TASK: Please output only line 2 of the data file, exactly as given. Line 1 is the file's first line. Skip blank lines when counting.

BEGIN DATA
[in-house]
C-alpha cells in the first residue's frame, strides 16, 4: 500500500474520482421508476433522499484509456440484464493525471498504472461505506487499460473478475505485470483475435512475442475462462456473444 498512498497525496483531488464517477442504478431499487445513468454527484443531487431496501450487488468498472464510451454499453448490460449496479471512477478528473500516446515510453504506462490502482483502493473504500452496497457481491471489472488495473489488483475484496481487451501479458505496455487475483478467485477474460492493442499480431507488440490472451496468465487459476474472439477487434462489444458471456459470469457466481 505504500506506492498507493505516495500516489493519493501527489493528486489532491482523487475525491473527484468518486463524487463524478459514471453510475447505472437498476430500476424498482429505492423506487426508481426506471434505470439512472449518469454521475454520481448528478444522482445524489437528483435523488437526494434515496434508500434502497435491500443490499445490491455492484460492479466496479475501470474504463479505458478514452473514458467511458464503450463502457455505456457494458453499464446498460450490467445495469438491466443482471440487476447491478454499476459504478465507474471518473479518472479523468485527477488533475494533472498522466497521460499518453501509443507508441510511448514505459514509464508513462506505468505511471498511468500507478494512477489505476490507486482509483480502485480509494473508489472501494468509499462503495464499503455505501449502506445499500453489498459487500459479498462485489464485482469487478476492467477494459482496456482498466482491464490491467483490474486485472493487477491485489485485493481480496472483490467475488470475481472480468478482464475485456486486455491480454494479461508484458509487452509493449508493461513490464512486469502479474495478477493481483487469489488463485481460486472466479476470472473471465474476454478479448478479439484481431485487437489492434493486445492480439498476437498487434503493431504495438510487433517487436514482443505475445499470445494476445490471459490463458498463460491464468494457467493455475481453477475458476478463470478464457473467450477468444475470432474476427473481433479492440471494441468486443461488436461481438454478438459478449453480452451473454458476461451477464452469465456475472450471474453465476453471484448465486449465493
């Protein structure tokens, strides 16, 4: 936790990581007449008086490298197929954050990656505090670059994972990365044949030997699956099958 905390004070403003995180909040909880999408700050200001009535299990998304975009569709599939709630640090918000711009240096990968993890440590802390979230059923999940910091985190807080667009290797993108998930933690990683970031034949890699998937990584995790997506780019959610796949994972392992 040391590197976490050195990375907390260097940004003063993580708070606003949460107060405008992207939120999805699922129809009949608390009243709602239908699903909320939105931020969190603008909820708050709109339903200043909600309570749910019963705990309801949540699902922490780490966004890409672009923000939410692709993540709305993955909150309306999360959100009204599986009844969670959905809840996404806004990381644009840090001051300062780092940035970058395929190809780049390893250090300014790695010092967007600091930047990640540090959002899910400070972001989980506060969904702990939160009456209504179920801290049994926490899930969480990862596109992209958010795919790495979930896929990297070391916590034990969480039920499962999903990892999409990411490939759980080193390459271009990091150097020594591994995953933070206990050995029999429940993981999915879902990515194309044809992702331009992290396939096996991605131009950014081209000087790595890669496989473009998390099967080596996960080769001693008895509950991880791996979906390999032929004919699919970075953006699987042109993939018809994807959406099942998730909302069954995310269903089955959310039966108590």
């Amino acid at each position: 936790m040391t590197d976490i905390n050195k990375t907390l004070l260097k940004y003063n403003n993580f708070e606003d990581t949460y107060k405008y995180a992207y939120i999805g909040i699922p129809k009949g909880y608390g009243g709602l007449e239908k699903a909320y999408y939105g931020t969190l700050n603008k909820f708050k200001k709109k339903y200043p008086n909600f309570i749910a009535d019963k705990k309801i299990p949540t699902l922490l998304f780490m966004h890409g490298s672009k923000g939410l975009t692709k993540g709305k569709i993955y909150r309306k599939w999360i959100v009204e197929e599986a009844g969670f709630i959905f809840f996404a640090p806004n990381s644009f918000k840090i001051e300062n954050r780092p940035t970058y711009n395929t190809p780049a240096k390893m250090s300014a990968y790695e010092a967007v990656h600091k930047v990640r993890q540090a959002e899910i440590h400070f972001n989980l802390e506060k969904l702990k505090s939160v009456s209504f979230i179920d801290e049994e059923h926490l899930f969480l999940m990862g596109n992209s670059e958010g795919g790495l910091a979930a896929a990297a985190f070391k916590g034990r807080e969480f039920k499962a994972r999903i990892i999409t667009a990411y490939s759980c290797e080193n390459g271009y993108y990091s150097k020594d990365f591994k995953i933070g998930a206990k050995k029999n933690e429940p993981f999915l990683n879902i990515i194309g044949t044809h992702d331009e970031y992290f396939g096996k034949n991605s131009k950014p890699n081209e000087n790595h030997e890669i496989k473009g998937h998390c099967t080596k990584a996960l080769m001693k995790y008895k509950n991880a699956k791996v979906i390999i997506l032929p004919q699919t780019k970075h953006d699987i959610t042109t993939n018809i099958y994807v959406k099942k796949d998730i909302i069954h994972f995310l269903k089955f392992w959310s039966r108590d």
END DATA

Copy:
C-alpha cells in the first residue's frame, strides 16, 4: 500500500474520482421508476433522499484509456440484464493525471498504472461505506487499460473478475505485470483475435512475442475462462456473444 498512498497525496483531488464517477442504478431499487445513468454527484443531487431496501450487488468498472464510451454499453448490460449496479471512477478528473500516446515510453504506462490502482483502493473504500452496497457481491471489472488495473489488483475484496481487451501479458505496455487475483478467485477474460492493442499480431507488440490472451496468465487459476474472439477487434462489444458471456459470469457466481 505504500506506492498507493505516495500516489493519493501527489493528486489532491482523487475525491473527484468518486463524487463524478459514471453510475447505472437498476430500476424498482429505492423506487426508481426506471434505470439512472449518469454521475454520481448528478444522482445524489437528483435523488437526494434515496434508500434502497435491500443490499445490491455492484460492479466496479475501470474504463479505458478514452473514458467511458464503450463502457455505456457494458453499464446498460450490467445495469438491466443482471440487476447491478454499476459504478465507474471518473479518472479523468485527477488533475494533472498522466497521460499518453501509443507508441510511448514505459514509464508513462506505468505511471498511468500507478494512477489505476490507486482509483480502485480509494473508489472501494468509499462503495464499503455505501449502506445499500453489498459487500459479498462485489464485482469487478476492467477494459482496456482498466482491464490491467483490474486485472493487477491485489485485493481480496472483490467475488470475481472480468478482464475485456486486455491480454494479461508484458509487452509493449508493461513490464512486469502479474495478477493481483487469489488463485481460486472466479476470472473471465474476454478479448478479439484481431485487437489492434493486445492480439498476437498487434503493431504495438510487433517487436514482443505475445499470445494476445490471459490463458498463460491464468494457467493455475481453477475458476478463470478464457473467450477468444475470432474476427473481433479492440471494441468486443461488436461481438454478438459478449453480452451473454458476461451477464452469465456475472450471474453465476453471484448465486449465493